Vic Keegan’s Lost London 12: Saint Pancras Old Church

Vic Keegan’s Lost London 12: Saint Pancras Old Church

Saint Pancras old church – not to be confused with its Johnny-come-lately namesake on the Euston Road – deserves to have a book written about it. The original building goes back to the fourth century, pre-dating Saint Peter’s in Rome and making it one of the oldest churches in Christendom. But that is not what attracts people to this icon on the former bank of the River Fleet, a short walk from Saint Pancras station along the Camden Road.

Pride of place is the Thomas Hardy tree, whose enveloping roots seem to grip the gravestones, not wanting to let go. They were positioned there in the 1865, when the future novelist and poet was working as an assistant architect on the expansion of the Midland Railway. This entailed the young Hardy moving the  gravestones and the remains beneath them from their original locations. Some became affixed to the tree. Very Hardyesque. 

A few yards away is a mausoleum for the family of Sir John Soane, the architect of the Bank of England and many other buildings. This is one of only two Grade I listed tombs in London, the other being that of someone called Marx in Highgate Cemetery. The sculptural features of the tomb are immediately recognisable as the shape of the world famous K2 red telephone box (and subsequent variations), which inspired its designer Sir Giles Gilbert Scott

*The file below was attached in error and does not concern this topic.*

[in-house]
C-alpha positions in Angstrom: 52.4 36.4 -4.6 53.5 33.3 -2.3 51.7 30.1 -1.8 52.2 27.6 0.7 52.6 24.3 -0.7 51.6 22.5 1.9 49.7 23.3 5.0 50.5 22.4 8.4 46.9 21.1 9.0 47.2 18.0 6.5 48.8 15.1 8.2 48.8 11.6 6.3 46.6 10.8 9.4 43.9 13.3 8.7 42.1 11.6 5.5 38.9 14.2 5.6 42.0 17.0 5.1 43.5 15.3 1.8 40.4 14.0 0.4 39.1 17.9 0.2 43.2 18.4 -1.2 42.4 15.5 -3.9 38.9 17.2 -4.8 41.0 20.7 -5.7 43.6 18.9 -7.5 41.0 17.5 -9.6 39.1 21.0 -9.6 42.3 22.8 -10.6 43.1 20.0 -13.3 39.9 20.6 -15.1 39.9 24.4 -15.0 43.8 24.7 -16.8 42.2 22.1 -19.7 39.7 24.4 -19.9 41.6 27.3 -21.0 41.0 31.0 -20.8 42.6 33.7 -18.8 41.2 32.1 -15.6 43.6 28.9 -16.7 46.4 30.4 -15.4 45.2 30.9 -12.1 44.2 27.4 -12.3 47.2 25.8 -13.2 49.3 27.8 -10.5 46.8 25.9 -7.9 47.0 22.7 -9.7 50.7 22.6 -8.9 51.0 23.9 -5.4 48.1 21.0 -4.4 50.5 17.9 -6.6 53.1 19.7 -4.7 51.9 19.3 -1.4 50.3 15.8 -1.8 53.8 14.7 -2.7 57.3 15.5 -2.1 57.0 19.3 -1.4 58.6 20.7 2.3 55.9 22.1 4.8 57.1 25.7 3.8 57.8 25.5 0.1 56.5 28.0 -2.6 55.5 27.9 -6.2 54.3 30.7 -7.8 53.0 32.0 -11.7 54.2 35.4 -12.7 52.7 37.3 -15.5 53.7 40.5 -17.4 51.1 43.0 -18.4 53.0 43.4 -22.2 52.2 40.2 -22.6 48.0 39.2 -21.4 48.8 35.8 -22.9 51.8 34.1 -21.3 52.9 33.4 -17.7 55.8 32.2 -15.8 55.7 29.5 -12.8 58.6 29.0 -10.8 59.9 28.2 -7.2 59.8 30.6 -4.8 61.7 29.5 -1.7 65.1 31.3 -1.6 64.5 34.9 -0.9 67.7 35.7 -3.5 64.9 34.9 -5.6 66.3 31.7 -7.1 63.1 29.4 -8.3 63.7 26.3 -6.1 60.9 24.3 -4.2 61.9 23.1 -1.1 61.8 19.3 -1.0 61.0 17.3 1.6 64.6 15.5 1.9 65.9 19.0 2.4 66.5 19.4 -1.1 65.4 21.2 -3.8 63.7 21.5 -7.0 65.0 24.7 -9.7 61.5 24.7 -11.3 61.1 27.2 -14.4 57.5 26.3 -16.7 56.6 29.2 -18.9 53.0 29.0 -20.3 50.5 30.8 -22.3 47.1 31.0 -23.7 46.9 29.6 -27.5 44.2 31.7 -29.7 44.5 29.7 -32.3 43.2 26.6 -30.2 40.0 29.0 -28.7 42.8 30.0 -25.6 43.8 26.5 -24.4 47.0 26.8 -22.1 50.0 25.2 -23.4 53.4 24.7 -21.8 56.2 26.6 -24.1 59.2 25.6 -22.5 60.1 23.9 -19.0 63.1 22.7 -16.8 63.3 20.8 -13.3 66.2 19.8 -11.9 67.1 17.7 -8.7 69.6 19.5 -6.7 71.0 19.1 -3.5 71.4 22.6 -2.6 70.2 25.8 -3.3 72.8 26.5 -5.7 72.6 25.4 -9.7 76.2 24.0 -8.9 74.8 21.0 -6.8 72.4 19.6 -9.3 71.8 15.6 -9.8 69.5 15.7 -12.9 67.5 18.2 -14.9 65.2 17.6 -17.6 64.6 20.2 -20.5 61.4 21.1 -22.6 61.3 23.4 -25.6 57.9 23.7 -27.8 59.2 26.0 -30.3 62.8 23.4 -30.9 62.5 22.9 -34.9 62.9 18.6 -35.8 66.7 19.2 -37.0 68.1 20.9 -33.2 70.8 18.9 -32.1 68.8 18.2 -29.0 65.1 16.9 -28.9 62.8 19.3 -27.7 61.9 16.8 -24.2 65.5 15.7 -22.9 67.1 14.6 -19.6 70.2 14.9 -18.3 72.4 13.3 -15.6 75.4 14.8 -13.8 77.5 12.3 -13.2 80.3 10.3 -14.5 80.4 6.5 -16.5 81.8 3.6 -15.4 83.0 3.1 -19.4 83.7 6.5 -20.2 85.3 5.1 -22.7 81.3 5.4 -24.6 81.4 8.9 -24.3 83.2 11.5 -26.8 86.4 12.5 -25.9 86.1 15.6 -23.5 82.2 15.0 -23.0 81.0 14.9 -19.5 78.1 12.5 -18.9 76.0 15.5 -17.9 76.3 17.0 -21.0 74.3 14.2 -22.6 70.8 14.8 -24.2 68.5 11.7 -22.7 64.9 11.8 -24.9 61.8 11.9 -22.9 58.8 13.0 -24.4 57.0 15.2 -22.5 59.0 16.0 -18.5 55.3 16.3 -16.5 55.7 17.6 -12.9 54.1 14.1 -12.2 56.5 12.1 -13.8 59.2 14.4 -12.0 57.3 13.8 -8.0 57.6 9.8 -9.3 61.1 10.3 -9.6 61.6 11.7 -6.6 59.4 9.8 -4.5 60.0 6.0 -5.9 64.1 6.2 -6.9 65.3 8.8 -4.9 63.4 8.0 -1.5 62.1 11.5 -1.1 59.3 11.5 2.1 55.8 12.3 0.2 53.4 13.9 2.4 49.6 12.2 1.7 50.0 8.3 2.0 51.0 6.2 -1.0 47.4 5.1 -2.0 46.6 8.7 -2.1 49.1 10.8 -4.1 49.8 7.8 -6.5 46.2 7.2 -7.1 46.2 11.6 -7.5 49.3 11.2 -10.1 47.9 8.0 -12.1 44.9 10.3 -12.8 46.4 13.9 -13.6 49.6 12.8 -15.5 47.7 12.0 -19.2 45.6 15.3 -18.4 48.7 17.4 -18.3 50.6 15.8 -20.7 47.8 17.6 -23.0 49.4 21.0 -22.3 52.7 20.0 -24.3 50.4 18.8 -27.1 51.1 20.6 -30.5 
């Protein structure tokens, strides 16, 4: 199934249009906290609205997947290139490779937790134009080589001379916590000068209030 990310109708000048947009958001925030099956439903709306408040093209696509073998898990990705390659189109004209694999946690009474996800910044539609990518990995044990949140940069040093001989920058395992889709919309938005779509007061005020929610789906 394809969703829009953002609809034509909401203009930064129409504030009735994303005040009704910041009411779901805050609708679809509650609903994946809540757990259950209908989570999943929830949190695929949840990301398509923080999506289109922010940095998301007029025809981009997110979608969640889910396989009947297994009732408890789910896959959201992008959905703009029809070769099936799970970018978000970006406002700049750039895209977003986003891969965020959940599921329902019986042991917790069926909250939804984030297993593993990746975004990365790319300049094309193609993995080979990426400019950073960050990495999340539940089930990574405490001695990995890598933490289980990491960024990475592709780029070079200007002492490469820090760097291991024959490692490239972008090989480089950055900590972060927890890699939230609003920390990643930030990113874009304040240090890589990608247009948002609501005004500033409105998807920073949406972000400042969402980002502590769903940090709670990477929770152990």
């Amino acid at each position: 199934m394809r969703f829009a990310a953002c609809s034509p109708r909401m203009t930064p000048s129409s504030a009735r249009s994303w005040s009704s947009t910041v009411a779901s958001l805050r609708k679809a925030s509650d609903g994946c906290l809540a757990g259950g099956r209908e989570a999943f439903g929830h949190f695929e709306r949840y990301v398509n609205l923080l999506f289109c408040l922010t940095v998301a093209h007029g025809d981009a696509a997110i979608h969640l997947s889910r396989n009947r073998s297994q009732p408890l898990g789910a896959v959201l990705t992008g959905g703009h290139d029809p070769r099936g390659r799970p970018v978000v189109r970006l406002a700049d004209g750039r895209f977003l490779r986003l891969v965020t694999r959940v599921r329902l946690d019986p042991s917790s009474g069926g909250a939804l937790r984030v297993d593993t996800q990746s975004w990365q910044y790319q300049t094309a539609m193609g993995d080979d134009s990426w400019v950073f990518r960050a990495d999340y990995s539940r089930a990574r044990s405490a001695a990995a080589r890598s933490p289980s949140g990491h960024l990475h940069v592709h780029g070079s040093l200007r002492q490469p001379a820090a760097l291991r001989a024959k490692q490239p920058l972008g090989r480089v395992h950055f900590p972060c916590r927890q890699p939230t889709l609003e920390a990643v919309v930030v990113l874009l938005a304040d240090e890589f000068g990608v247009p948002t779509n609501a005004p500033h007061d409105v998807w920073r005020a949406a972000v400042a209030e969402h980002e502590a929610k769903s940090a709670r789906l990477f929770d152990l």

Nearby is the grave of Mary Wollstonecraft (1759 to 1797), the early advocate of women’s rights. It is where the poet Percy Shelley, who lived nearby, first set eyes on his future bride Mary Wollstonecraft Godwin, praying at the grave of her mother. She, as Mary Shelley, became the author of Frankenstein.

At the end of the churchyard is Saint Pancras Coroners Court where, in 1943, the coroner, in strict secrecy, authorised the use of one of the corpses in his care as a decoy, which floated ashore on a Spanish coastline with documents suggesting the Allied landing against Germany would be off the Greek coast and not in Sicily, as planned. The ruse worked and the story was later made into a film – The Man Who Never Was.

Previous instalments of Vic Keegan’s Lost London can be found here. Vic’s latest books of London poems can be purchased here.

Categories: Culture, Lost London

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